Remember when Amazon.com only sold books? No? Well, then, here’s a quick refresher: Way back in 1994, a computer scientist named Jeff Bezos launched what is now the world’s fourth most valuable company as an online bookstore. Out of his garage, as legend goes. Originally called Cadabra, the little Seattle-based venture sold more than a few books, and quickly diversified into audiobook downloads, software, video games, electronics, apparel, toys, turnips, and anything else the company could peddle at a profit. Meanwhile, Jeff allocates a good chunk of his net worth to a 1987 Honda left to park in the driveway.
To keep overhead low in the beginning, office desks were made from cheap doors, with sawed-off two-by-fours for legs. The company still reportedly hands out a Door Desk Award to employees who implement thrifty ideas.
We’re thinking a lot about the world’s largest Internet retailer these days since AMZN stock is accounting for about a quarter of the S&P 500’s gains in 2018. Correspondingly, the consumer-discretionary sector of which Amazon and Netflix are now a part has produced more than a third of the big benchmark’s advance. While such narrow leadership is a worrying sign for many investors, Jeff’s net worth overtakes Bill Gates’ to make him the richest man in the world.
Despite big sales and a healthy customer base, it wasn’t until January 2002 that the company reported its first profitable quarter, making a relatively modest $5 million
The most valuable retailer in the U.S. is, of course, one of the five companies regrettably known as the FAANG stocks, which besides Amazon and Netflix include Facebook, Apple, and Google. While the group was responsible for a large part of last year’s rally, only AMZN is extending its 2018 gains in similar fashion. NFLX is holding its own, but FB, APPL, and GOOG haven’t kept pace at all following a batch of mixed earnings reports and increased pressure from regulators. Bezos’ net worth, meanwhile, passes the GDP of Kazakhstan.
Amazon’s current logo was designed to depict a smile that goes from A to Z.
It’s hard not to fret a bit about the dominance of a single sector or stock in the market, even if it is the world’s largest provider of cloud infrastructure services. But the fact is, fears of the sort have generally proved unfounded, at least in recent years. Remember how the markets continued marching higher in 2016 after shares of Apple, which had been a driver of the rally, hit the wall? It’s been said about Amazon that “when you have something that can really grow and innovate, there’s really no limit to the upside.” Jeff Bezos, meanwhile, has plans for commercial human spaceflight later this year.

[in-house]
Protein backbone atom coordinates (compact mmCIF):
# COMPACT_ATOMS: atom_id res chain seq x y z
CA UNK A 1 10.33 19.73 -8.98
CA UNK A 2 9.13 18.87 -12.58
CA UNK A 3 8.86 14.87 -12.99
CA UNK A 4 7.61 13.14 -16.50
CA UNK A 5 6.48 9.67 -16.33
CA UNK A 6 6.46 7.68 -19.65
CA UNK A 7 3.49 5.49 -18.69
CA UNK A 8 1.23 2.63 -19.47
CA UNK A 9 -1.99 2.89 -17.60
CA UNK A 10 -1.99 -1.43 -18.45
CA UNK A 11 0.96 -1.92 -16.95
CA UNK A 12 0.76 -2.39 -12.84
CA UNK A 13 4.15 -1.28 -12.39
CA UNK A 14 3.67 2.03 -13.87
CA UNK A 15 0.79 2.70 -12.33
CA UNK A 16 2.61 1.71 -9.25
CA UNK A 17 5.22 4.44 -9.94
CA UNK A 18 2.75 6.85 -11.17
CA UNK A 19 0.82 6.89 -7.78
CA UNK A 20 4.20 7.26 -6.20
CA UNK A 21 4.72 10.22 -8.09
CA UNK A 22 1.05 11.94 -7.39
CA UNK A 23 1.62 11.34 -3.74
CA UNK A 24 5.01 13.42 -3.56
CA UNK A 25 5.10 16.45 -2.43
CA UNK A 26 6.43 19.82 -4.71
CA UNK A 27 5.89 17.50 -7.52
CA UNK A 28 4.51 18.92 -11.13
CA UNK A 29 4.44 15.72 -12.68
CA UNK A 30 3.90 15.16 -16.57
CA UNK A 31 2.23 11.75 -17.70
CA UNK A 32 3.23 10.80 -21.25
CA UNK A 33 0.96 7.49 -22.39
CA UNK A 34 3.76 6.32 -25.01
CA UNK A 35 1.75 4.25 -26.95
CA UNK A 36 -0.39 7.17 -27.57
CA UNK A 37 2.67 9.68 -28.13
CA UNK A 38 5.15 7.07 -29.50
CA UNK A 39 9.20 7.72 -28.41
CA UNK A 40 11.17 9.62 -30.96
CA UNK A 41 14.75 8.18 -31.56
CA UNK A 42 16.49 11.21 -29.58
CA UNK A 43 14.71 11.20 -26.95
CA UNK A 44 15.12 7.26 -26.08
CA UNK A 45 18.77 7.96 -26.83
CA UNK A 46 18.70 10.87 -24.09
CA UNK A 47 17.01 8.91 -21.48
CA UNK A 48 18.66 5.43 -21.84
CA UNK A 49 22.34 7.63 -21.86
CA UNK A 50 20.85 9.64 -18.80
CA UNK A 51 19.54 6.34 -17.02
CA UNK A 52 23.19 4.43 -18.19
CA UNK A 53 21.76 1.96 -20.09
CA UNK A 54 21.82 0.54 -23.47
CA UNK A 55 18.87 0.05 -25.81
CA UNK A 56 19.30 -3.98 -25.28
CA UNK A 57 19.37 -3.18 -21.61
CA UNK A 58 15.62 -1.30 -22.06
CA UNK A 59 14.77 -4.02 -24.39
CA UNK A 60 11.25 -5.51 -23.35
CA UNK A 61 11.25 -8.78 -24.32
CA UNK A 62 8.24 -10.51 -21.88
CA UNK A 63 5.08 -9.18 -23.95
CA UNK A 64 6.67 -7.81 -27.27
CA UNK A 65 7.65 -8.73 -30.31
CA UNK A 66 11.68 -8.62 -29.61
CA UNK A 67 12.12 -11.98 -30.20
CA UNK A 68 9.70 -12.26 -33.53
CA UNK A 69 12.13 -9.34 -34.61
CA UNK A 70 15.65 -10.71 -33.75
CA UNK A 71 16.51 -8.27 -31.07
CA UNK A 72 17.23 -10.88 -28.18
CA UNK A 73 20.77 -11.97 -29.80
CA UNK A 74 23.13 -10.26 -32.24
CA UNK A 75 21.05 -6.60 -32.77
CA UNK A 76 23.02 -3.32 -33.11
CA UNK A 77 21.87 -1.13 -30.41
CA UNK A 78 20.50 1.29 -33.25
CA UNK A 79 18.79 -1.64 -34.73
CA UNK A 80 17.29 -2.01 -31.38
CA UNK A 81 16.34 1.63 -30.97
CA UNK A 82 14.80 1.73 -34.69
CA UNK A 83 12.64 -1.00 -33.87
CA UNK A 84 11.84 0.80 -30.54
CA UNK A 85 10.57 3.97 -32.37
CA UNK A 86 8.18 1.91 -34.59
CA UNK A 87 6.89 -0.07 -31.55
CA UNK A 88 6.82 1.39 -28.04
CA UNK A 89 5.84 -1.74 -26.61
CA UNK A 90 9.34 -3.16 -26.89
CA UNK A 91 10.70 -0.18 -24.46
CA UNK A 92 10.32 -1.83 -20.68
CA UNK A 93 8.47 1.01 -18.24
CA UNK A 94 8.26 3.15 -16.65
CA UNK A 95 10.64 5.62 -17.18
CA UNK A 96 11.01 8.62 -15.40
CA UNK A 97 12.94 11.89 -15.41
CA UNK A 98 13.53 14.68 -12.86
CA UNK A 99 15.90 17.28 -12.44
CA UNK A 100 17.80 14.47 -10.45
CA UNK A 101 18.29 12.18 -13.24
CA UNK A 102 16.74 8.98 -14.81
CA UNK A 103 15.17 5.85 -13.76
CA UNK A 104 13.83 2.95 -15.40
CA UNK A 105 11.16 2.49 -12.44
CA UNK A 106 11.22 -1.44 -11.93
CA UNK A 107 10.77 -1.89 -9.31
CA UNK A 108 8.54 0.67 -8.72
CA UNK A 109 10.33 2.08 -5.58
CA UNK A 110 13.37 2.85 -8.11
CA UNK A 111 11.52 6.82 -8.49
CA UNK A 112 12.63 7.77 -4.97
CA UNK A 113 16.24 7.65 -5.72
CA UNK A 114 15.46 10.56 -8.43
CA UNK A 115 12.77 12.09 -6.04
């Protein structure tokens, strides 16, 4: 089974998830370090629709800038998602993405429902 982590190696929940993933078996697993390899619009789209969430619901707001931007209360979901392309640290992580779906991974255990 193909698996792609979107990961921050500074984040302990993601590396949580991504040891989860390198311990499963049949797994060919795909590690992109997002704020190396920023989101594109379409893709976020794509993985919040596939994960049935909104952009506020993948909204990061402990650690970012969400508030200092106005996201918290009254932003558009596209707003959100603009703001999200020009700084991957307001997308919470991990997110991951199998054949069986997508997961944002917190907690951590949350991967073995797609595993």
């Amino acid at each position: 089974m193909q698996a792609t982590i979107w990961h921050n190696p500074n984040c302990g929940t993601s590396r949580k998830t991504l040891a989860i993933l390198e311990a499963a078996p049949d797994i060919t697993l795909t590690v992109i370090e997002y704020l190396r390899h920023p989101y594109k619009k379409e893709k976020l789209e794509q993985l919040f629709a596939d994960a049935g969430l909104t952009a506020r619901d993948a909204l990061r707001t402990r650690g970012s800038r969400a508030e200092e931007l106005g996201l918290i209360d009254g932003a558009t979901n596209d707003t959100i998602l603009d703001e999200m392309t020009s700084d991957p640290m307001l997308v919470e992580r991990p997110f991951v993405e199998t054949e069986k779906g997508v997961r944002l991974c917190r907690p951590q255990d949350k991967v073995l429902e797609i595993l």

What the pundits have been saying…
“Professional money management manages volatility and manages drawdowns. Because if you don’t stay invested, you can’t keep compounding.”
- Jared Dillian, investment strategist at Mauldin Economics
What people have been saying…
“GE is a relic of a bygone era.”
- Robert Salomon, management professor at New York University’s Stern School of Business
What the numbers have been saying…
- $91.1 million
Twitter’s first quarterly profit since it went public in November 2013. The swing into the black was largely fueled by a 28% drop in expenses, driven by lower stock-based compensation.
What the equity markets have been doing…
|INDEX||Friday’s Close||Two-Week Point Change||Year-to-Date Change|
What the fixed income markets have been doing…
|FIXED INCOME||Period Change||YTD||12 Months||Yield|
|U.S. Investment Grade||+0.1%||-(2.6)%||+2.5%||3.7%|
|U.S. High Yield||-(0.1)%||-(0.5)%||+4.1%||6.2%|
What Fund Architects has been saying and doing…
U.S. stocks advanced nicely this period as the recovery from the early February correction continued. Among the sectors, Technology posted particularly solid gains while Consumer Staples struggling. The bond market drew a bit more attention lately as yields continued to rise, albeit slowly. In other markets, the dollar posted gains while gold lost value.
Overall, the changes we made to the Fund Architect Portfolios based on our Multi-Factor Ranking System have played out well.
While stock prices have recovered since the recent lows, there appears to be ongoing concerns about the direction of interest rates and inflation are heading. As a result, volatility remains relatively elevated and investors may struggle with diminishing returns across certain asset classes for a while. In this environment, investment selectivity and risk management will be more critical than ever.
Like we said previously, we’re glad to have a system in place that takes the emotion out of investing and help us smartly navigate fast-moving markets.
The views in this commentary are those of Fund Architects. Different types of investments involve varying degrees of risk, and there can be no assurance that the future performance of any specific investment, investment strategy, or product made reference to directly or indirectly in this commentary, will be profitable, equal any corresponding indicated historical performance level(s), or be suitable for your portfolio. Moreover, you should not assume that any discussion or information provided here serves as the receipt of, or as a substitute for, personalized investment advice from Fund Architects or any other investment professional. The information contained within this commentary should not be the sole determining factor for making investment decisions. To the extent that you have any questions regarding the applicability of any specific issue discussed to your individual situation, you are encouraged to consult with Fund Architects. Information pertaining to Fund Architects advisory operations, services, and fees is set forth in Fund Architect current disclosure statement, a copy of which is available upon request. Fund Architects, LLC is an SEC Registered Investment Advisory Firm.